This study from Yale University seems contradictory to what we know about aerosols. Generally more aerosols like SO2 cool the climate, but in this case they are saying “it’s offset by the cooling effect of nitrate that forms from nitrogen oxides in jet exhaust.” Interesting.
Removing sulfur from jet fuel cools climate
A Yale study examining the impact of aviation on climate change found that removing sulfur from jet fuel cools the atmosphere. The study was published in the October 22 issue of Geophysical Research Letters.
“Aviation is really important to the global economy. We better understand what it’s doing to climate because it’s the fastest growing fossil fuel-burning sector and there is no alternative to air travel in many circumstances. Emissions are projected to increase substantially in the next two decades—by a factor of two—whereas projections for other sectors are expected to decrease,” said Nadine Unger, the study’s author and assistant professor of climate science at the Yale School of Forestry & Environmental Studies.
Particles of sulfate, formed by burning sulfur-laden jet fuel, act like tiny mirrors that scatter solar radiation back into space. When sulfur is removed from the fuel, warming occurs but it’s offset by the cooling effect of nitrate that forms from nitrogen oxides in jet exhaust. The result is that desulfurization of jet fuel has a small, net cooling effect.
In 2006 the United States introduced an ultralow sulfur standard for highway diesel, and the Federal Aviation Administration (FAA) is interested in desulfurized jet fuel for its potential to improve air quality around airports. Aircraft exhaust particles lodge in the lungs and cause respiratory and cardiovascular illness. In 2006 there were more than 31 million flights across the globe, according to an FAA emissions inventory.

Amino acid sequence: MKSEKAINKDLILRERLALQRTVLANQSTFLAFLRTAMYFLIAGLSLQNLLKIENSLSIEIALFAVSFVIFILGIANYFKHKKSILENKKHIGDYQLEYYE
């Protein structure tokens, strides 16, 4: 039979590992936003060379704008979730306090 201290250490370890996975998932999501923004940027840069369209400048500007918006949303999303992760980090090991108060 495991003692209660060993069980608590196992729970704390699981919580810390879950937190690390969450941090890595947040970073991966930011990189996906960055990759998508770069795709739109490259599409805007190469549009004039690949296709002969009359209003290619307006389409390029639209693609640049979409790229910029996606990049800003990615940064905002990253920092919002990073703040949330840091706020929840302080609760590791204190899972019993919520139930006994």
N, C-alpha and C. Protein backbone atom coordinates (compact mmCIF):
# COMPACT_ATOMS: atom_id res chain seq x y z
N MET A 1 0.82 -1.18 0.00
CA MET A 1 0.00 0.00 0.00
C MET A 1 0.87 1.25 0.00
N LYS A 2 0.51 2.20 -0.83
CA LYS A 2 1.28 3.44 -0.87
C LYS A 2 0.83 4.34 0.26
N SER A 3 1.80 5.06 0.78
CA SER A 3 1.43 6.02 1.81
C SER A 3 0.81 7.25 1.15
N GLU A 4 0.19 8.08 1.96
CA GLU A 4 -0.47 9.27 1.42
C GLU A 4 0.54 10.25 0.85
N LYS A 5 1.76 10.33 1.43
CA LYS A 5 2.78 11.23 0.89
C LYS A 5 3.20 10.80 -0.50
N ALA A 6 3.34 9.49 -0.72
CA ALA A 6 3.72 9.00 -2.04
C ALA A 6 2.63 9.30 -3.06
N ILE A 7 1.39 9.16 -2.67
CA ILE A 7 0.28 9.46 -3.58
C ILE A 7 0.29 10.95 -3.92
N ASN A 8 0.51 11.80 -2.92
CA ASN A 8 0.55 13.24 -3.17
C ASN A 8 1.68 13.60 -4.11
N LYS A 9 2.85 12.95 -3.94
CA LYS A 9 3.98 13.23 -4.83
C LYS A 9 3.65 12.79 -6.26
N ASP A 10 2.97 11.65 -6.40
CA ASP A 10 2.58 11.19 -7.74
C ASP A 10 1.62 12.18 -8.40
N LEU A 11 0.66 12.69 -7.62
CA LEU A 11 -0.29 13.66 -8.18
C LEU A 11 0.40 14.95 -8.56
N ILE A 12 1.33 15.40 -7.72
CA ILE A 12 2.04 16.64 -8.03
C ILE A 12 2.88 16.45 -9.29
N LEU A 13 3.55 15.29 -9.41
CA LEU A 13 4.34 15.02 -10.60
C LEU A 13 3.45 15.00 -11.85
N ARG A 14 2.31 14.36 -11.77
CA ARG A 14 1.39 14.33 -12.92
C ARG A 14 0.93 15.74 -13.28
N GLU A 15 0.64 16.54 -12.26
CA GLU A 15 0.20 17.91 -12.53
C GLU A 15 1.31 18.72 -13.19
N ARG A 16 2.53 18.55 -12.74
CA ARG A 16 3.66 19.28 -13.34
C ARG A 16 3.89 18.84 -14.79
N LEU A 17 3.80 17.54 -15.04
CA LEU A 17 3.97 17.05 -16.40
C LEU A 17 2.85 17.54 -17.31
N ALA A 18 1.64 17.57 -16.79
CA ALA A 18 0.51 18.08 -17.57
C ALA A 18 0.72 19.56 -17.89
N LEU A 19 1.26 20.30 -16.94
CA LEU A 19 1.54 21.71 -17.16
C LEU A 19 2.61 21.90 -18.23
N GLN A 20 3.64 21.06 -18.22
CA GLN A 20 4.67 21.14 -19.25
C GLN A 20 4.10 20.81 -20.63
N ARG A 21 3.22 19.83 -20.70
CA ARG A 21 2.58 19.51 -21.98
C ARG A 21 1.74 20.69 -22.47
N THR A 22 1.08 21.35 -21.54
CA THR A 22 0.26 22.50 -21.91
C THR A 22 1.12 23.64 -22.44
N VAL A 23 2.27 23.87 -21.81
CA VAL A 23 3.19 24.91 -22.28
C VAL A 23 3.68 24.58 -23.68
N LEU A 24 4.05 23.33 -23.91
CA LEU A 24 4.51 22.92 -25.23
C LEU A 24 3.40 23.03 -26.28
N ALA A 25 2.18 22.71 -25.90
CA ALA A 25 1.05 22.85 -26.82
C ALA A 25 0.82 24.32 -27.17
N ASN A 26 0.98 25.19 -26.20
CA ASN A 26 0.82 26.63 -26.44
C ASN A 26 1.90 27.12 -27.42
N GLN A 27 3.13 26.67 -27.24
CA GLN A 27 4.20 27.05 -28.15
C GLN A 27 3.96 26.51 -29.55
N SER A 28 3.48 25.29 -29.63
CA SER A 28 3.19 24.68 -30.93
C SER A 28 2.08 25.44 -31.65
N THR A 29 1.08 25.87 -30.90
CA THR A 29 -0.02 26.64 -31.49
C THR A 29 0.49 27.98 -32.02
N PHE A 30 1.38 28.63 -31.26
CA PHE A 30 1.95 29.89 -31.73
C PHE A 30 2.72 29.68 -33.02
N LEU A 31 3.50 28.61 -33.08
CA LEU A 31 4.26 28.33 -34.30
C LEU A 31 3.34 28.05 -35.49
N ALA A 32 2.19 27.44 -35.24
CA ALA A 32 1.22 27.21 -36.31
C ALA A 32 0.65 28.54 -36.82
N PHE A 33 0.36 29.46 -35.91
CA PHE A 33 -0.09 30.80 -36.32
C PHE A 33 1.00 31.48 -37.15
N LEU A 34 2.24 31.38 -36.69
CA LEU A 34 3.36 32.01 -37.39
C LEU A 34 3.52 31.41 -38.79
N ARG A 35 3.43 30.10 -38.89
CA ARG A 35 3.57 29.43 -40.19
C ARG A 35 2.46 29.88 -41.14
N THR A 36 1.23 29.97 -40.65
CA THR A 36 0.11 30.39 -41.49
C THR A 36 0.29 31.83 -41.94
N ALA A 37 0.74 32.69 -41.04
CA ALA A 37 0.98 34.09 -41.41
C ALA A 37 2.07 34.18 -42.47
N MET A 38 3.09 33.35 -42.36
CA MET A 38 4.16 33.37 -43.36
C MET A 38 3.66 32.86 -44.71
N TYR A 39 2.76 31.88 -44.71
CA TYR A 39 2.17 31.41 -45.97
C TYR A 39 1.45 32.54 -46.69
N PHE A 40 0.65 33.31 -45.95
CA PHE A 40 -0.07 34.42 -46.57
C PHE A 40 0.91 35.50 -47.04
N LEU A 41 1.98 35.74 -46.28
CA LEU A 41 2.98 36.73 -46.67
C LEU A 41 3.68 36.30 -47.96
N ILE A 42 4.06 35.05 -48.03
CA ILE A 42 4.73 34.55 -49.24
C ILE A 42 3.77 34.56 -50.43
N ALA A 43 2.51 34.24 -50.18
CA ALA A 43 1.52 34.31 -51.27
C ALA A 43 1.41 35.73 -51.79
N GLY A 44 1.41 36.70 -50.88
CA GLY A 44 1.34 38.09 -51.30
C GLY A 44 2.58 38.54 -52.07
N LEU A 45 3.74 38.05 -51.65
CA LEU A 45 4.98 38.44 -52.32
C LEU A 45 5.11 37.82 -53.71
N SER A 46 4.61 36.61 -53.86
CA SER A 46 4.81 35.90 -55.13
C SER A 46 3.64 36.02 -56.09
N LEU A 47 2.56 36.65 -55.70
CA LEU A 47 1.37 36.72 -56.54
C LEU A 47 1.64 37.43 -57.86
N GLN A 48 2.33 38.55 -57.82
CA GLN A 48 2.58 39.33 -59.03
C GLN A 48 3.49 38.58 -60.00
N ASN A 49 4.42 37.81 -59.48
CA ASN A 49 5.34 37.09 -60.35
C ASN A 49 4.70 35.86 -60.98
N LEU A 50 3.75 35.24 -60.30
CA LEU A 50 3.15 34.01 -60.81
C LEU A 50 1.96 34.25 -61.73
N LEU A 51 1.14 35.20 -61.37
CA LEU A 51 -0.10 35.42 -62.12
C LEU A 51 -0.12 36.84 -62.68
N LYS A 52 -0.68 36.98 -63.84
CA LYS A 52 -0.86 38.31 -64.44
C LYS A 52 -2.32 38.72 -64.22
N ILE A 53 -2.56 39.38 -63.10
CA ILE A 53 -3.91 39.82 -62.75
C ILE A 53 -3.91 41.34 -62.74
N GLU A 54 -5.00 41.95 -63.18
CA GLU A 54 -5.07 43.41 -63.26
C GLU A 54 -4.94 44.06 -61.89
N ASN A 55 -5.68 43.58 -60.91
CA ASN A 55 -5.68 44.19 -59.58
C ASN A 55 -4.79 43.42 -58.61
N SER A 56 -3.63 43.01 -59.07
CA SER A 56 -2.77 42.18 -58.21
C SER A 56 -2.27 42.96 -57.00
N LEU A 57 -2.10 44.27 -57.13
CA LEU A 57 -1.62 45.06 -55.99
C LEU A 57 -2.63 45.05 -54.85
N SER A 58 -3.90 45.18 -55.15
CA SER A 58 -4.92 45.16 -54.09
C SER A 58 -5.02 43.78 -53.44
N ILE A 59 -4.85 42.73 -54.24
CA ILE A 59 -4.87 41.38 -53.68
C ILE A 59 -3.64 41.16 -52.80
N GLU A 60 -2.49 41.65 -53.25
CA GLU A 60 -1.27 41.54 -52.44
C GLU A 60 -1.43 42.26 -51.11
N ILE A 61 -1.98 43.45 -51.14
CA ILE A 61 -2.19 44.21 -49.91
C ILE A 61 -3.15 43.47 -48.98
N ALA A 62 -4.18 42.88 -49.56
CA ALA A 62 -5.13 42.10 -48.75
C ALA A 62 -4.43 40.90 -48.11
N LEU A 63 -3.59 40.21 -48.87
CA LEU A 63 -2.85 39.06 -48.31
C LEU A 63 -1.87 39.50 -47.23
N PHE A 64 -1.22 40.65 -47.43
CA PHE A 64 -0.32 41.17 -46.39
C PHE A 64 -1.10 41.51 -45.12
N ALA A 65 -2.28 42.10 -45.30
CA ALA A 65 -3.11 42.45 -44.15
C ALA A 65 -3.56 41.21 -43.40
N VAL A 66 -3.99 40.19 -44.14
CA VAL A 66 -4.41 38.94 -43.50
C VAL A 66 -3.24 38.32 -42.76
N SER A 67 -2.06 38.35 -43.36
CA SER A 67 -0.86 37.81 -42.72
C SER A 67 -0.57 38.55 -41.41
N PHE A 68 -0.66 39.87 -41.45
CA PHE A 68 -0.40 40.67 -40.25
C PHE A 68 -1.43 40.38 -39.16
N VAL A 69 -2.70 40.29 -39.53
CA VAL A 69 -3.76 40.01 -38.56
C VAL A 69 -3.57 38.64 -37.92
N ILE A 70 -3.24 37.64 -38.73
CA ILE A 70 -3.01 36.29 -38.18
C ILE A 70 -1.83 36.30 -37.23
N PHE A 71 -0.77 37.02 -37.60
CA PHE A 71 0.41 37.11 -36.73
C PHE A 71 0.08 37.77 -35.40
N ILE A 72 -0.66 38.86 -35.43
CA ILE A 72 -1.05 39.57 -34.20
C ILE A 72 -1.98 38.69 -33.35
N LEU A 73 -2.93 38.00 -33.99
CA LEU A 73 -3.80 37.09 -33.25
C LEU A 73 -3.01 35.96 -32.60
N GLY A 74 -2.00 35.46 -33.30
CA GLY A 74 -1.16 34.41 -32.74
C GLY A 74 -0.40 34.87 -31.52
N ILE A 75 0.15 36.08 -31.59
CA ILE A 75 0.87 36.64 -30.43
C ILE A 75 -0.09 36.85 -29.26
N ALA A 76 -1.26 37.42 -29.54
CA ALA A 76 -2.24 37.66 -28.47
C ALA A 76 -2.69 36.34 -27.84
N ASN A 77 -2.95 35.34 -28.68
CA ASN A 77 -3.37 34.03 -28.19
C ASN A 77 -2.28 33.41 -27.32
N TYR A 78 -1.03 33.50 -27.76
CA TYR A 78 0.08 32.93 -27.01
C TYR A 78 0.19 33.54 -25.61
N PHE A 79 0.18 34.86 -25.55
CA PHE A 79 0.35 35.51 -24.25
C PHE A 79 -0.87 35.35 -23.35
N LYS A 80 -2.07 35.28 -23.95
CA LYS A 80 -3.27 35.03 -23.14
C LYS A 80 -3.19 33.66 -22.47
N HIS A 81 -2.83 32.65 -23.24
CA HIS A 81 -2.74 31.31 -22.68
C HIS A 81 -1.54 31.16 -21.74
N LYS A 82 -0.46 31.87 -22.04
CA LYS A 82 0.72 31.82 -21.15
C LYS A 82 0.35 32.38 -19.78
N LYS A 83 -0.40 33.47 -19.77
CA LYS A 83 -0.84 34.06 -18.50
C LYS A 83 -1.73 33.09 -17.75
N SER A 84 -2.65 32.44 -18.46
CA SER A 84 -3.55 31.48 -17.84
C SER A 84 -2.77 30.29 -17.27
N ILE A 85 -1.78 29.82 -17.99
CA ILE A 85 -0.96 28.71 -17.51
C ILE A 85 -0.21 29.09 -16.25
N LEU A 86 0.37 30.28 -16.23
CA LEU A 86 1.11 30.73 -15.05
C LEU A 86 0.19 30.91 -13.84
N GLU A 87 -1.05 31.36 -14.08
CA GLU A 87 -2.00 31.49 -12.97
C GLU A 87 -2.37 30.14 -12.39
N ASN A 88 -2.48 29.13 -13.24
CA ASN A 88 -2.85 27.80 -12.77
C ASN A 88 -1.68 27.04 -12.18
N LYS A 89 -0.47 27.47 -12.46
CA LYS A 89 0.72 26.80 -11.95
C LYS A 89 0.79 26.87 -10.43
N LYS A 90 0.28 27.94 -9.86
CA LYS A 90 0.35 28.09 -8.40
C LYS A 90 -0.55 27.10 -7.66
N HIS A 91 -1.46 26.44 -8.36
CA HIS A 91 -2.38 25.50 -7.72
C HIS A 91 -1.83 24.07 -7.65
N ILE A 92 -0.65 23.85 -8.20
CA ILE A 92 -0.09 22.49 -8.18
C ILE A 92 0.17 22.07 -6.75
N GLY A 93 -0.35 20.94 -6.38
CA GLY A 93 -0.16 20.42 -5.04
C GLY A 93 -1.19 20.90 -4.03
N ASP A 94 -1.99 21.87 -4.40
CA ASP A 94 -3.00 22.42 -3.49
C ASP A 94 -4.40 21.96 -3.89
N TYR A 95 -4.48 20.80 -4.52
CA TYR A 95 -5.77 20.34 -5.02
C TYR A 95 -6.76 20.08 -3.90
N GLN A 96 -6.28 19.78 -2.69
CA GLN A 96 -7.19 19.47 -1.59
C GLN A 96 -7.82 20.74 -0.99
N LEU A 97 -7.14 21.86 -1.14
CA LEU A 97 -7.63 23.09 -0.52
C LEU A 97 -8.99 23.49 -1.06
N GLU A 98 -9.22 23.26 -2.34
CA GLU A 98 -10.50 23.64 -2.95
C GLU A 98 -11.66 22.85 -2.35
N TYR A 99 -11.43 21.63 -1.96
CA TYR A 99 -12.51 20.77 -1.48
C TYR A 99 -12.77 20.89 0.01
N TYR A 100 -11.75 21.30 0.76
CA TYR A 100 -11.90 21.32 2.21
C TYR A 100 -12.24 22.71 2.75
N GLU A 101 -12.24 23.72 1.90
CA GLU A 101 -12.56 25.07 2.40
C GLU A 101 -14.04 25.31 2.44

“It’s a win-win situation, because the sulfate can be taken out of the fuel to improve air quality around airports and, at the same time, it’s not going to have a detrimental impact on global warming,” she said.
Unger used a global-scale model that assessed the impact of reducing the amount of sulfur in jet fuel from 600 milligrams per kilogram of fuel to 15 milligrams per kilogram, which is the level targeted by the U.S. Department of Transportation.
The study also simulated the full impacts of aviation emissions, such as ozone, methane, carbon dioxide, sulfate and contrails—those ribbons of clouds that appear in the wake of a jet—whereas previous studies examined each chemical effect only in isolation.
“In this study we tried to put everything together so that we account for interactions between those different chemical effects,” said Unger. “We find that only a third of the climate impact from aviation can be attributed to carbon dioxide.”
Unger also ran a simulation of aviation emissions at the Earth’s surface and found that the climate impact is four times greater because the emissions occur at altitude in the upper atmosphere.
“The chemical production of ozone is greater in the upper troposphere and its radiative efficiency is greater,” she said. “It’s a stronger greenhouse gas when it’s higher up in the troposphere, which is exactly where aviation is making it.”
The paper, “Global Climate Impact of Civil Aviation for Standard and Desulferized Jet Fuel,” can be found at http://www.agu.org/journals/gl/gl1120/2011GL049289/.